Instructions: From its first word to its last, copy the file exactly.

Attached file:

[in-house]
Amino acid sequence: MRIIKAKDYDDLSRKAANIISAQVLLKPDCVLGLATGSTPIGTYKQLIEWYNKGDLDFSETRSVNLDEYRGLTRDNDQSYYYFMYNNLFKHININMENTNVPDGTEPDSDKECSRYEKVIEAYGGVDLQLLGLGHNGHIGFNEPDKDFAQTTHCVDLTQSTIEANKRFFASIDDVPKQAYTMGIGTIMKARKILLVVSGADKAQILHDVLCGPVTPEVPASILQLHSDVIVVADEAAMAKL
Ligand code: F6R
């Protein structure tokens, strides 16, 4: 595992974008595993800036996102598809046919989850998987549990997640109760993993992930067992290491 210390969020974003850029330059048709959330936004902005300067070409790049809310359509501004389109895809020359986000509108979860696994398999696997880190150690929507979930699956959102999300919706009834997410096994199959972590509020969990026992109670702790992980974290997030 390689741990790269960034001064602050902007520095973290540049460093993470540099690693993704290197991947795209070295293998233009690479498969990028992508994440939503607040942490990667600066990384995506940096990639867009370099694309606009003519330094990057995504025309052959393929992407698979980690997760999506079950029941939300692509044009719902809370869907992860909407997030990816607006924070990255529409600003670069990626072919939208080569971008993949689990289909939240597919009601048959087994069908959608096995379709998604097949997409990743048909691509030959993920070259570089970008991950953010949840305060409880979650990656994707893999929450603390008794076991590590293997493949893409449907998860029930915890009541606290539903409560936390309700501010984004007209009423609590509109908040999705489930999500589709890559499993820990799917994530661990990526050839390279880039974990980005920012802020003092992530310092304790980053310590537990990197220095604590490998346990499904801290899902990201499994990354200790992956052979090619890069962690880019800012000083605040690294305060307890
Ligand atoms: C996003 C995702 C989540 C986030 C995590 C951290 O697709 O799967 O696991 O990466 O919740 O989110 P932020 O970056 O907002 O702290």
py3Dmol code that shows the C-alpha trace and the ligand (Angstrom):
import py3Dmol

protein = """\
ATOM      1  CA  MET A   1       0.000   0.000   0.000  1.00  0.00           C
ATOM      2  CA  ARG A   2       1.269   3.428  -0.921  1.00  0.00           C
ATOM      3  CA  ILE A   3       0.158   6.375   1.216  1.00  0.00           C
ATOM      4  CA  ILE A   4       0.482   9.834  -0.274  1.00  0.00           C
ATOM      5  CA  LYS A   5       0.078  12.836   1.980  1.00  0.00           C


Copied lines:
[in-house]
Amino acid sequence: MRIIKAKDYDDLSRKAANIISAQVLLKPDCVLGLATGSTPIGTYKQLIEWYNKGDLDFSETRSVNLDEYRGLTRDNDQSYYYFMYNNLFKHININMENTNVPDGTEPDSDKECSRYEKVIEAYGGVDLQLLGLGHNGHIGFNEPDKDFAQTTHCVDLTQSTIEANKRFFASIDDVPKQAYTMGIGTIMKARKILLVVSGADKAQILHDVLCGPVTPEVPASILQLHSDVIVVADEAAMAKL
Ligand code: F6R
């Protein structure tokens, strides 16, 4: 595992974008595993800036996102598809046919989850998987549990997640109760993993992930067992290491 210390969020974003850029330059048709959330936004902005300067070409790049809310359509501004389109895809020359986000509108979860696994398999696997880190150690929507979930699956959102999300919706009834997410096994199959972590509020969990026992109670702790992980974290997030 390689741990790269960034001064602050902007520095973290540049460093993470540099690693993704290197991947795209070295293998233009690479498969990028992508994440939503607040942490990667600066990384995506940096990639867009370099694309606009003519330094990057995504025309052959393929992407698979980690997760999506079950029941939300692509044009719902809370869907992860909407997030990816607006924070990255529409600003670069990626072919939208080569971008993949689990289909939240597919009601048959087994069908959608096995379709998604097949997409990743048909691509030959993920070259570089970008991950953010949840305060409880979650990656994707893999929450603390008794076991590590293997493949893409449907998860029930915890009541606290539903409560936390309700501010984004007209009423609590509109908040999705489930999500589709890559499993820990799917994530661990990526050839390279880039974990980005920012802020003092992530310092304790980053310590537990990197220095604590490998346990499904801290899902990201499994990354200790992956052979090619890069962690880019800012000083605040690294305060307890
Ligand atoms: C996003 C995702 C989540 C986030 C995590 C951290 O697709 O799967 O696991 O990466 O919740 O989110 P932020 O970056 O907002 O702290």
py3Dmol code that shows the C-alpha trace and the ligand (Angstrom):
import py3Dmol

protein = """\
ATOM      1  CA  MET A   1       0.000   0.000   0.000  1.00  0.00           C
ATOM      2  CA  ARG A   2       1.269   3.428  -0.921  1.00  0.00           C
ATOM      3  CA  ILE A   3       0.158   6.375   1.216  1.00  0.00           C
ATOM      4  CA  ILE A   4       0.482   9.834  -0.274  1.00  0.00           C
ATOM      5  CA  LYS A   5       0.078  12.836   1.980  1.00  0.00           C